If you have an infection, a disturbance in your vaginal flora, or another sexual health issue, you may notice: [9]

  • Cessation of menstruation or lack of regularity
  • Dryness or pain during sex, and/or pelvic pain in general
  • A foul, pungent odor
  • Voluminous or off-color discharge, particularly during parts of the month when you aren’t ovulating

That said, not all infections or reproductive ailments present with symptoms. For this reason, the following cornerstone is indispensable for promoting sexual hygiene in people AFAB.

Get Regularly Tested for STDs

Sexual health testing is among the most important variables in good sexual hygiene. Its purpose is to preemptively catch STIs/STDs, particularly those that may not exhibit noticeable symptoms.

Some common STIs include: [10]

  • Chlamydia
  • Gonorrhea
  • Syphilis
  • Human papillomavirus (HPV)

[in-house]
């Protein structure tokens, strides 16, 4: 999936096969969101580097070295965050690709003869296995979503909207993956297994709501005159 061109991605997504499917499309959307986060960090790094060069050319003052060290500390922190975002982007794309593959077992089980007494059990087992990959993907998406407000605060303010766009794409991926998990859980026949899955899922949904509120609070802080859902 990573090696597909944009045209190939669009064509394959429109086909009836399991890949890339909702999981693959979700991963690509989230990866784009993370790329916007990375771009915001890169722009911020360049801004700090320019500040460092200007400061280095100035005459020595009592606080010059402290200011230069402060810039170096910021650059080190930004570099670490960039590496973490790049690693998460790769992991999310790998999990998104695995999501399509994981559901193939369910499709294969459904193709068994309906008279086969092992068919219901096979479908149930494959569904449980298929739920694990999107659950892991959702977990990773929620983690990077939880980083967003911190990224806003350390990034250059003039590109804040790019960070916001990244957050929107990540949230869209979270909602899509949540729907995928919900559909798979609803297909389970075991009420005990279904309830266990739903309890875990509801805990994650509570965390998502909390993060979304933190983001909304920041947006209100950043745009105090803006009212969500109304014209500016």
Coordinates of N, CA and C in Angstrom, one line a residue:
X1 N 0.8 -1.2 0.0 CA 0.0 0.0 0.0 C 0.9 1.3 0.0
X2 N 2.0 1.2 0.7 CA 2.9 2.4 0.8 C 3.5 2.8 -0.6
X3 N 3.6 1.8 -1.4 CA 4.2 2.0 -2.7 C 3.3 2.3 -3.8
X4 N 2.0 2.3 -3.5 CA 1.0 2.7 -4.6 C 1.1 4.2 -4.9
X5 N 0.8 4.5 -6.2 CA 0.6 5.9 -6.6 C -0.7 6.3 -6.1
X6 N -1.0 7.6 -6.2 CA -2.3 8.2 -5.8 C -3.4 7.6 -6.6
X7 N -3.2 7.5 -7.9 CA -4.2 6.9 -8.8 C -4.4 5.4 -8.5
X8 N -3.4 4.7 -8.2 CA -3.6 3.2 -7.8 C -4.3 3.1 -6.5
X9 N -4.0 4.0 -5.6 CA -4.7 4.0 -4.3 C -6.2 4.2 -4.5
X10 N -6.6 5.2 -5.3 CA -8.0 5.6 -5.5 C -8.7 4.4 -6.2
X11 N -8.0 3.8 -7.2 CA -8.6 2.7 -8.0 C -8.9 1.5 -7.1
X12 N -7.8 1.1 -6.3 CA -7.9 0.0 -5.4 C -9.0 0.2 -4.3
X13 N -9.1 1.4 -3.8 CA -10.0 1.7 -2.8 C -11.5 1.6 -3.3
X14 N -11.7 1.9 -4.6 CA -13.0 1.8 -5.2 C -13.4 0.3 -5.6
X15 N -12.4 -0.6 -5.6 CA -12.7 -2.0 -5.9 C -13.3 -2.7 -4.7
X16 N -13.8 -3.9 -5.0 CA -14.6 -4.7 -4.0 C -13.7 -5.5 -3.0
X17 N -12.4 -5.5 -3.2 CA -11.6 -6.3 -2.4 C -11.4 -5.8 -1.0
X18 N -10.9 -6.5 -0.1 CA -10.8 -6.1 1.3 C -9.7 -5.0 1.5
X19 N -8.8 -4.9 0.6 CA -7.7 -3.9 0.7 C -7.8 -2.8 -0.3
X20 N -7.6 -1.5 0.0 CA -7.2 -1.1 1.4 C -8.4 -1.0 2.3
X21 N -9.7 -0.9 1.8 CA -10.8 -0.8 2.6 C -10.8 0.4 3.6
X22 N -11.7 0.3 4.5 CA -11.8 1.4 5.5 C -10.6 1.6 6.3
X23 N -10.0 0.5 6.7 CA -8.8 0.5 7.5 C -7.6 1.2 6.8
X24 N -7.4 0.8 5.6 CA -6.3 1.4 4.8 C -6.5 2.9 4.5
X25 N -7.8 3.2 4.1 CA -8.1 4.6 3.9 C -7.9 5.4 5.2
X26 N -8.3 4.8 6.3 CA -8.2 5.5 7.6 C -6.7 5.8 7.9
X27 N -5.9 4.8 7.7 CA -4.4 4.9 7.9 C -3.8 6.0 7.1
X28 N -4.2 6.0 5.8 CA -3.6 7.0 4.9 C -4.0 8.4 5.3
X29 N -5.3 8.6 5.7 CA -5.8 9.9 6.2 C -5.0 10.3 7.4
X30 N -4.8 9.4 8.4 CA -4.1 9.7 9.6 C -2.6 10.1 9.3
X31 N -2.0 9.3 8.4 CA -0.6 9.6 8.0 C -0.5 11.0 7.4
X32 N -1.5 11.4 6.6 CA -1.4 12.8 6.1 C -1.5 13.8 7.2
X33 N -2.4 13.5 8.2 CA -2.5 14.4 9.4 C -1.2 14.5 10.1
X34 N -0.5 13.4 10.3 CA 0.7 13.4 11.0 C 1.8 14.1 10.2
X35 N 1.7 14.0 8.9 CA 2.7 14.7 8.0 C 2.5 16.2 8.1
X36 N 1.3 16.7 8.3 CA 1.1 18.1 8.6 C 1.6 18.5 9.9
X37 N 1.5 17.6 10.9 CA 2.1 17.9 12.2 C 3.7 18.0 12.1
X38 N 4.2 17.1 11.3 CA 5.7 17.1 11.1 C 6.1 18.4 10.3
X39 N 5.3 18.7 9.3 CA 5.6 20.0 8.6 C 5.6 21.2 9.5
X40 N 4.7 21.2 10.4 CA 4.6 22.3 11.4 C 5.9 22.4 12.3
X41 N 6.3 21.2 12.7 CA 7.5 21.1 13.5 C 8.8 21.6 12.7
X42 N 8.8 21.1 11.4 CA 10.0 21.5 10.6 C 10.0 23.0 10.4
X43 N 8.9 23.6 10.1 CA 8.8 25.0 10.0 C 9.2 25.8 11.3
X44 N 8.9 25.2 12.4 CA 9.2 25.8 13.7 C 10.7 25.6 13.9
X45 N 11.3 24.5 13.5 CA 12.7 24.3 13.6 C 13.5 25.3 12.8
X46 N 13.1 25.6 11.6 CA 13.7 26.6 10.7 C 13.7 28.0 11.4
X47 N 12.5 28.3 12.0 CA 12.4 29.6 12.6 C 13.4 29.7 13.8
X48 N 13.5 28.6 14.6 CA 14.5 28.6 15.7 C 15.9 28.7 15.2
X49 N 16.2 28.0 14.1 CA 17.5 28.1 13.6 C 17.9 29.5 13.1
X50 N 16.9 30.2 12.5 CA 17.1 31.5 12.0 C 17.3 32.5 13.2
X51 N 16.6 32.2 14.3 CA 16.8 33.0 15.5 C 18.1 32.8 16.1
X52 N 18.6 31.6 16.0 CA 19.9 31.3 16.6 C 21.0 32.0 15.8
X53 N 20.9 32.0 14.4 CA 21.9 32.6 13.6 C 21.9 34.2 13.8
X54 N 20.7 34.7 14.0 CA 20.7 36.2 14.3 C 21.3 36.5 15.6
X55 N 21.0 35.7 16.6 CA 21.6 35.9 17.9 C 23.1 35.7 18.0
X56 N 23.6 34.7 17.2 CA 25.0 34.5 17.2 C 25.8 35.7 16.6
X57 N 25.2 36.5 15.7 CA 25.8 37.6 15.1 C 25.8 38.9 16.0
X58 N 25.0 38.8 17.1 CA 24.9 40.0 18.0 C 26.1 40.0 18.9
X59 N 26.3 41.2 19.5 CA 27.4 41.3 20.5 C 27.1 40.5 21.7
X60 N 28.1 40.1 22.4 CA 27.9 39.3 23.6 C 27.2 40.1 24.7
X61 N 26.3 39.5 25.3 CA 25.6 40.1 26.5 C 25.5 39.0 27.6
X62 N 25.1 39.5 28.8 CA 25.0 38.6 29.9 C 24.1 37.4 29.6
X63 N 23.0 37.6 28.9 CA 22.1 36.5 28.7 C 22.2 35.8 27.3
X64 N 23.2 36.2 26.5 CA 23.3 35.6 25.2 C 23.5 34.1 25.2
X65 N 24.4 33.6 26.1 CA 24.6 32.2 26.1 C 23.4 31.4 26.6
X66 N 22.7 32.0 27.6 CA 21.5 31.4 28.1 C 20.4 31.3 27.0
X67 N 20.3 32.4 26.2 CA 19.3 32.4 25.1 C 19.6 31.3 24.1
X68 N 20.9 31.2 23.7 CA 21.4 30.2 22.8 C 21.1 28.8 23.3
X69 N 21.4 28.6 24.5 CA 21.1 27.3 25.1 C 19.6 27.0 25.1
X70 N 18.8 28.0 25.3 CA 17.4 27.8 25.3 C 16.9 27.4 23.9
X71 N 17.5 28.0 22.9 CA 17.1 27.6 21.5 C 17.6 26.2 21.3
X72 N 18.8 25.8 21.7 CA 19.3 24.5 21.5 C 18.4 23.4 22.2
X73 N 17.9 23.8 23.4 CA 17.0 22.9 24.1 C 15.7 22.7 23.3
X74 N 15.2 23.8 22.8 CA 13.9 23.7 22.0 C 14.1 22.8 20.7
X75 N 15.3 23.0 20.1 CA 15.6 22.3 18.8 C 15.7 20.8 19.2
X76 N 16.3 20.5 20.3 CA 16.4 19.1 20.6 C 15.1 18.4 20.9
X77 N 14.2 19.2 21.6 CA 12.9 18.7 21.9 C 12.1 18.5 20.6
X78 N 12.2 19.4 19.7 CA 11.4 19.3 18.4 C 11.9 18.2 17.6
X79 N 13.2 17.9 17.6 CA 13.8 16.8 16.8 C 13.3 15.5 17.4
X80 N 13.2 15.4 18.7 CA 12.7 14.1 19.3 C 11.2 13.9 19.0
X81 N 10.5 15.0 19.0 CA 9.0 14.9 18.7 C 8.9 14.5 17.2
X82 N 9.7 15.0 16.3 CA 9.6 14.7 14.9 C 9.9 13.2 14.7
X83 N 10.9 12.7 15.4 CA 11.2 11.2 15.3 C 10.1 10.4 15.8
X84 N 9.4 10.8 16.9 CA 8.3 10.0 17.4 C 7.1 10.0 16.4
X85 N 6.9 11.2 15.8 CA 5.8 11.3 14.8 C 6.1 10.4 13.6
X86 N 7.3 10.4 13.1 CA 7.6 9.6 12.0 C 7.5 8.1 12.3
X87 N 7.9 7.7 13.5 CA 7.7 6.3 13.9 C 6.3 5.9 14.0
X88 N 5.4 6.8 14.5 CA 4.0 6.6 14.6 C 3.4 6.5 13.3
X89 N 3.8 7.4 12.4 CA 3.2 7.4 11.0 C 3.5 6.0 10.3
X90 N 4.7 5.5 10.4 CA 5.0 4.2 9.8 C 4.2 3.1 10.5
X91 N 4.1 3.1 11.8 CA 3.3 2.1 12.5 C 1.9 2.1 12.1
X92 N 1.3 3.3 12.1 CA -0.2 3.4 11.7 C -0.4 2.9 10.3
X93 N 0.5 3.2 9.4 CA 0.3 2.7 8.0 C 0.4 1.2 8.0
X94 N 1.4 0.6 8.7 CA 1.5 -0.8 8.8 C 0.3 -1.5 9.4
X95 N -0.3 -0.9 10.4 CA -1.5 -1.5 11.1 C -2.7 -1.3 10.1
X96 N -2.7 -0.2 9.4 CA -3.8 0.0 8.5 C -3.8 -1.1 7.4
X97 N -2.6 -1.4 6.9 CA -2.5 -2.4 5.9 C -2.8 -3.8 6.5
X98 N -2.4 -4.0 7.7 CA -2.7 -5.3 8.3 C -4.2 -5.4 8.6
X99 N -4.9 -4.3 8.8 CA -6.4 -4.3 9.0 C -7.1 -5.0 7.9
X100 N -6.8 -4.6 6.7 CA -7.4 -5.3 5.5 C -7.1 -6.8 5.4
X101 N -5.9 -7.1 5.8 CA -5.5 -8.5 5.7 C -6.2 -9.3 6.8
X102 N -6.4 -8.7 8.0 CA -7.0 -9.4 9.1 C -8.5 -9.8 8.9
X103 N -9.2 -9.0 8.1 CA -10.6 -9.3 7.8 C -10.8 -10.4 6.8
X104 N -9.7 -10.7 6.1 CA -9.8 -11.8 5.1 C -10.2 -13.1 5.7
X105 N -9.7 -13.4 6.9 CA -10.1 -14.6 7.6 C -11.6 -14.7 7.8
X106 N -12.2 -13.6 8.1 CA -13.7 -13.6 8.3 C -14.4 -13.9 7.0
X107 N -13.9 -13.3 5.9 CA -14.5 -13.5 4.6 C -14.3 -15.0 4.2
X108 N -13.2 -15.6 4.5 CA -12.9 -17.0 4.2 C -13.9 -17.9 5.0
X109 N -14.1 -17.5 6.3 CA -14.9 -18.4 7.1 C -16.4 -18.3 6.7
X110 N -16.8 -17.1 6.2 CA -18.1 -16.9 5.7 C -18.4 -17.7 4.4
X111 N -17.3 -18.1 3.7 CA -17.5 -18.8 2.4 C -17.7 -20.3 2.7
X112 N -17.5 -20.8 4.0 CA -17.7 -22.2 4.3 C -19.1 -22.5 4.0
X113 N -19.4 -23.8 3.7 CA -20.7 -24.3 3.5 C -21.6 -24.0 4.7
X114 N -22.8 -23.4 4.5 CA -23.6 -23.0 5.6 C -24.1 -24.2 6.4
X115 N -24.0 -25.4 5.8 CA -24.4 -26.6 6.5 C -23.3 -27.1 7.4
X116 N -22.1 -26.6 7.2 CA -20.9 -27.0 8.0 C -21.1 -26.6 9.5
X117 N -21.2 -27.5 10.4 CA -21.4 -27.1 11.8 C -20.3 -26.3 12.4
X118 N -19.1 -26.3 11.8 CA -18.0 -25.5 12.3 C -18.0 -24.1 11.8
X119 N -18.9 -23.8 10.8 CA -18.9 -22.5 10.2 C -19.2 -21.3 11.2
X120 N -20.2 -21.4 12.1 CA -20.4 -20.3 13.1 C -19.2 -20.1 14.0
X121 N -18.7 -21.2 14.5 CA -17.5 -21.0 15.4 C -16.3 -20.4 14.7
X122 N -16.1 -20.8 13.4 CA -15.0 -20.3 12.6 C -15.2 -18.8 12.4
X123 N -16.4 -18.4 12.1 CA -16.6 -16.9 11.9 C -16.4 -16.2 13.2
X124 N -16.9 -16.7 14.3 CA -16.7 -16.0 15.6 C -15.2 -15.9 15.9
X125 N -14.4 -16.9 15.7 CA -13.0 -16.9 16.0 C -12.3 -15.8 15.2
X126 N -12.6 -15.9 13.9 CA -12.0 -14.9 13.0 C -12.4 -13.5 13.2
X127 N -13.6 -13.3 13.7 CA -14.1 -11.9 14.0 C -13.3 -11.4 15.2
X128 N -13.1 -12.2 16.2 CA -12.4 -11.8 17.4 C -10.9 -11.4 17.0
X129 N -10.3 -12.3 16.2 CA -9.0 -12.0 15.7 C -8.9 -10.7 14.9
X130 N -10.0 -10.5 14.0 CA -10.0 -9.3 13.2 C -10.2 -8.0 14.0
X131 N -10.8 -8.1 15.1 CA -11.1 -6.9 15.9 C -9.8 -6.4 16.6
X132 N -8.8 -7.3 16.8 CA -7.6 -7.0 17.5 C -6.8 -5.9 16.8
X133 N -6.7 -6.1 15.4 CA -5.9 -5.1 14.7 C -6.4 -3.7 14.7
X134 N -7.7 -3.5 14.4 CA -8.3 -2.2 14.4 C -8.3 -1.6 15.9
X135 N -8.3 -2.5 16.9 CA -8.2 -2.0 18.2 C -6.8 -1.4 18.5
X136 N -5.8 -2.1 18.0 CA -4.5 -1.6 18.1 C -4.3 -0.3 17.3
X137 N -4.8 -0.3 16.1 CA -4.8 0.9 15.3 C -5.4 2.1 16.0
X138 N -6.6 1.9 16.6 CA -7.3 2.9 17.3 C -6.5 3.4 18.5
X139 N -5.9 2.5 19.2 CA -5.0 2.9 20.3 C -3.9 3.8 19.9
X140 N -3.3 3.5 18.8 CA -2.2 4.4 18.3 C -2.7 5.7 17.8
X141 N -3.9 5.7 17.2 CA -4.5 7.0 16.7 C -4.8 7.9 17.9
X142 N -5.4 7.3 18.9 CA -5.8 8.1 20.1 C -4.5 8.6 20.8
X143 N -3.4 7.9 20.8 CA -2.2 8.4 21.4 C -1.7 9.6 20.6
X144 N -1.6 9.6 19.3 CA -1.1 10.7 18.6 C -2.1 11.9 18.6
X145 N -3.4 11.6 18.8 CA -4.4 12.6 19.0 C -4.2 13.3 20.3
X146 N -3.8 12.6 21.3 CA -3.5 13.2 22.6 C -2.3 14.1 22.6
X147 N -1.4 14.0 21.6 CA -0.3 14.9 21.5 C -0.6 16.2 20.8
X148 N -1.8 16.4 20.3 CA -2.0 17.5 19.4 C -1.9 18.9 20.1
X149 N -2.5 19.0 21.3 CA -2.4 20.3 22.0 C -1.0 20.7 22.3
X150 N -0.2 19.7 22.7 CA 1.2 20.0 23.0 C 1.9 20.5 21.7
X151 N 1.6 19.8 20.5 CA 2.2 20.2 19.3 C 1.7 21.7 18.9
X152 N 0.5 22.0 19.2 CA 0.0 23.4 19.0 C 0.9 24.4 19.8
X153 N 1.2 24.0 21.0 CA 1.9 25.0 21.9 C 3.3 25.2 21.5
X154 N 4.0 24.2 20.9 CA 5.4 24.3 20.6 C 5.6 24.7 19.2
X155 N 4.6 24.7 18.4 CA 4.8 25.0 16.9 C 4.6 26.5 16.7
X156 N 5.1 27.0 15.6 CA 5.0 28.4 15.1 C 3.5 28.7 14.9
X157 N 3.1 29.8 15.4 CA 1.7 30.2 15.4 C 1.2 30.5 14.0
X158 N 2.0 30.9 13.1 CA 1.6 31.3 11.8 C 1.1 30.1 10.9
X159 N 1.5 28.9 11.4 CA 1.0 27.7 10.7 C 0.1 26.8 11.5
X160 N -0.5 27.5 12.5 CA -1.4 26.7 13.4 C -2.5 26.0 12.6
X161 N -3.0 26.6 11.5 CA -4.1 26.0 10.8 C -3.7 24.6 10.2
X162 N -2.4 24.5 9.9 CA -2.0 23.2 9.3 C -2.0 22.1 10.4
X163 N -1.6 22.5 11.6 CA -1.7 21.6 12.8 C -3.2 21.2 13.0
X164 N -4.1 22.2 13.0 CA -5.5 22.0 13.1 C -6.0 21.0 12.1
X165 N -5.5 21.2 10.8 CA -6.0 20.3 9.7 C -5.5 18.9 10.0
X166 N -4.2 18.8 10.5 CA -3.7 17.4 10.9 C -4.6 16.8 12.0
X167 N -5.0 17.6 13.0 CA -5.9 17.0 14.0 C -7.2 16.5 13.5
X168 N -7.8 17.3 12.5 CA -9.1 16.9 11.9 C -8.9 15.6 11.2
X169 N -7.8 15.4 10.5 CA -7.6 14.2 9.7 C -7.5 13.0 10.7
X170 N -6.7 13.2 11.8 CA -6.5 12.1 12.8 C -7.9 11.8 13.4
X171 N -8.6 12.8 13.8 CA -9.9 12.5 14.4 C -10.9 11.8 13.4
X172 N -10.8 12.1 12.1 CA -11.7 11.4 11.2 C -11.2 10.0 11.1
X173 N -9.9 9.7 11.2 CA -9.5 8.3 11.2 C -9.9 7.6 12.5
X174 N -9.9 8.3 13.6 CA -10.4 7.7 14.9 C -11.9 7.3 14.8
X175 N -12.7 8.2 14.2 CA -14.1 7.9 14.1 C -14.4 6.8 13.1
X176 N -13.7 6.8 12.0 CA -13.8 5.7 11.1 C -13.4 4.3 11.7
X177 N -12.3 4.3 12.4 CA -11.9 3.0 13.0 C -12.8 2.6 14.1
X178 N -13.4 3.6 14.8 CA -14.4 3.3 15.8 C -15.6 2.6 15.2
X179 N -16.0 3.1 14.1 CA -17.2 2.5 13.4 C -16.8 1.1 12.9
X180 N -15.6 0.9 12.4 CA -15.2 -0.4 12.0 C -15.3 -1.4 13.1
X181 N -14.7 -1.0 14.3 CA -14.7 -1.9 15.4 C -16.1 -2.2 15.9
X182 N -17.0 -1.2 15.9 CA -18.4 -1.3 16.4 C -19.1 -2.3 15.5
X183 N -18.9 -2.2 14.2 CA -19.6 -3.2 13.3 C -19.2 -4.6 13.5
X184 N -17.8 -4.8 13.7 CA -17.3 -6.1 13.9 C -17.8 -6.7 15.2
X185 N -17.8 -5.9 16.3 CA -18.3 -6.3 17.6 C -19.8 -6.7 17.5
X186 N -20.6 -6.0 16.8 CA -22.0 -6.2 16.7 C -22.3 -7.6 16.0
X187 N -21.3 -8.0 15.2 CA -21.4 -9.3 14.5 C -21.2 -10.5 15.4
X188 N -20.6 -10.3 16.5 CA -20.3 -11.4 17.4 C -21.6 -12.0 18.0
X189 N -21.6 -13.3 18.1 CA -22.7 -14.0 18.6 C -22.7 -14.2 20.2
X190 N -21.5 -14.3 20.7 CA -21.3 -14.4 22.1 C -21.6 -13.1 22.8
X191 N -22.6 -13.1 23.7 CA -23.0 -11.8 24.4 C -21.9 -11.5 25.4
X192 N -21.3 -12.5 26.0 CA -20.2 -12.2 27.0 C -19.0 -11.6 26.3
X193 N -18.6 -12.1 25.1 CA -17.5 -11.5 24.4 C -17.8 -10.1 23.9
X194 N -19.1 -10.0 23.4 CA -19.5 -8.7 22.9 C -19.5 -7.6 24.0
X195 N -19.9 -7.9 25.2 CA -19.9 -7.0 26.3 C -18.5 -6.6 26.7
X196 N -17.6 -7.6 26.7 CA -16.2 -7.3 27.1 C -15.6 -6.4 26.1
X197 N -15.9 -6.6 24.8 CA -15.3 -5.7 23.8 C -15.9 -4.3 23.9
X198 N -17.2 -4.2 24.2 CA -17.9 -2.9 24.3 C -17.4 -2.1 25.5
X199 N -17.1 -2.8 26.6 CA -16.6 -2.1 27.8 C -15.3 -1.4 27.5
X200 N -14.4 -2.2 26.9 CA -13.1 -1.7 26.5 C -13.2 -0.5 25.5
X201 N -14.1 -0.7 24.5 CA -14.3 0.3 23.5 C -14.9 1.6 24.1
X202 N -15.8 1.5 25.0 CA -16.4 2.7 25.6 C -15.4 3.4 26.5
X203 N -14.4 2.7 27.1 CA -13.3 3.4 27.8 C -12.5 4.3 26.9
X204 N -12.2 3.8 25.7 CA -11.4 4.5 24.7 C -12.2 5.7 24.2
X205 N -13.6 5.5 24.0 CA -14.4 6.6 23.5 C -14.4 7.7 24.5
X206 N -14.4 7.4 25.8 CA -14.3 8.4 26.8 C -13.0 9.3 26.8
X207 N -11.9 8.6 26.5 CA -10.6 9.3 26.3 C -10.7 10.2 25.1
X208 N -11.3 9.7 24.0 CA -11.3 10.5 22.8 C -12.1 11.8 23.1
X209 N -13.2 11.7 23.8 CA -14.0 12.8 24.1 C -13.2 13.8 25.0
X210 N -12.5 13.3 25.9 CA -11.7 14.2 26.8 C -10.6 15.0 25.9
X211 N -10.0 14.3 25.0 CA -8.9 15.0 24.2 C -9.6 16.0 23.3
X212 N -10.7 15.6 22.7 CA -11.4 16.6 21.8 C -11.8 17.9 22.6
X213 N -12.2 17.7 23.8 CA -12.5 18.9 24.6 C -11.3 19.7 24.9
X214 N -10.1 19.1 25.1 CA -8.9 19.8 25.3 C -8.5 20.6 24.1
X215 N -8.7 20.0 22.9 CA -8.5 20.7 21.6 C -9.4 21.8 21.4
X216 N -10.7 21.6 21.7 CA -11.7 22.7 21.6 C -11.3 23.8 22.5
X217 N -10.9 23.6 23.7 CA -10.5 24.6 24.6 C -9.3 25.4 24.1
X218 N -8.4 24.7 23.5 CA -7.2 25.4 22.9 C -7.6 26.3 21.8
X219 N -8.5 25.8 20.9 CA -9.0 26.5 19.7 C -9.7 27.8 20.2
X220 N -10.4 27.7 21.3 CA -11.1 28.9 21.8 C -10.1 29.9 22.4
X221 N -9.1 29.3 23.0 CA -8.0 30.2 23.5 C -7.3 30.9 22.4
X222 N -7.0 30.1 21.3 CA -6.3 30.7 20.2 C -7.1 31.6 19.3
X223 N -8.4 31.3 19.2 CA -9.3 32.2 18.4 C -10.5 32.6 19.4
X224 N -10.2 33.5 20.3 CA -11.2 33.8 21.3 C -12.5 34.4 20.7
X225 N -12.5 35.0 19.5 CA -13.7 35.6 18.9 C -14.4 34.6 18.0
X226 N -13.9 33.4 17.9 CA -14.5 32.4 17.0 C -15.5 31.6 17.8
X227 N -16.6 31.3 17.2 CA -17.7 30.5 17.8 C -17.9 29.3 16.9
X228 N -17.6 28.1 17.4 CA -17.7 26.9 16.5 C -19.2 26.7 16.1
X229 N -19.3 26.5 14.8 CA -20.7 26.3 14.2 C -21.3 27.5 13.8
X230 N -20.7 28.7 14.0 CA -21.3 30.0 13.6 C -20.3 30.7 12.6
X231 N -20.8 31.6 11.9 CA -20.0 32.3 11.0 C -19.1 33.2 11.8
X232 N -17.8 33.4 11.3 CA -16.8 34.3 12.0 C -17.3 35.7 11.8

• Herpes simplex virus (HSV)
  • Human immunodeficiency virus (HIV)

Many STIs are reversible if caught early. However, people AFAB may risk serious health consequences if they remain untreated. Infertility, ectopic pregnancy, and chronic pelvic pain are just a few possible complications that can result from undiagnosed or untreated STIs.

Today, sexually transmitted infection (STI screenings) may be conducted in two ways:

  • By visiting a clinic or healthcare provider
  • By taking an at-home STI test

If you want to prioritize regular screenings for STI symptoms more conveniently, you can check out the Everlywell Sexual Health at-home test collection to find the one for you.

Familiarize Yourself With Family Planning Options

Determining your reproductive care goals is another important aspect of sexual hygiene as a person AFAB.

Today, the most widely-used birth control options include: [5]

  • Barrier contraceptive methods – Barrier contraceptives include equipment like condoms, dental dams, and diaphragms. These help prevent pregnancy by imposing a physical barrier between an egg and sperm, though they’re not as effective as hormonal birth control.
  • Long-acting reversible contraceptive methods (LARCs) – Intrauterine devices (IUDs) and hormonal implants are widely-used forms of contraception. They can be highly effective at preventing pregnancy for up to 10 years after insertion.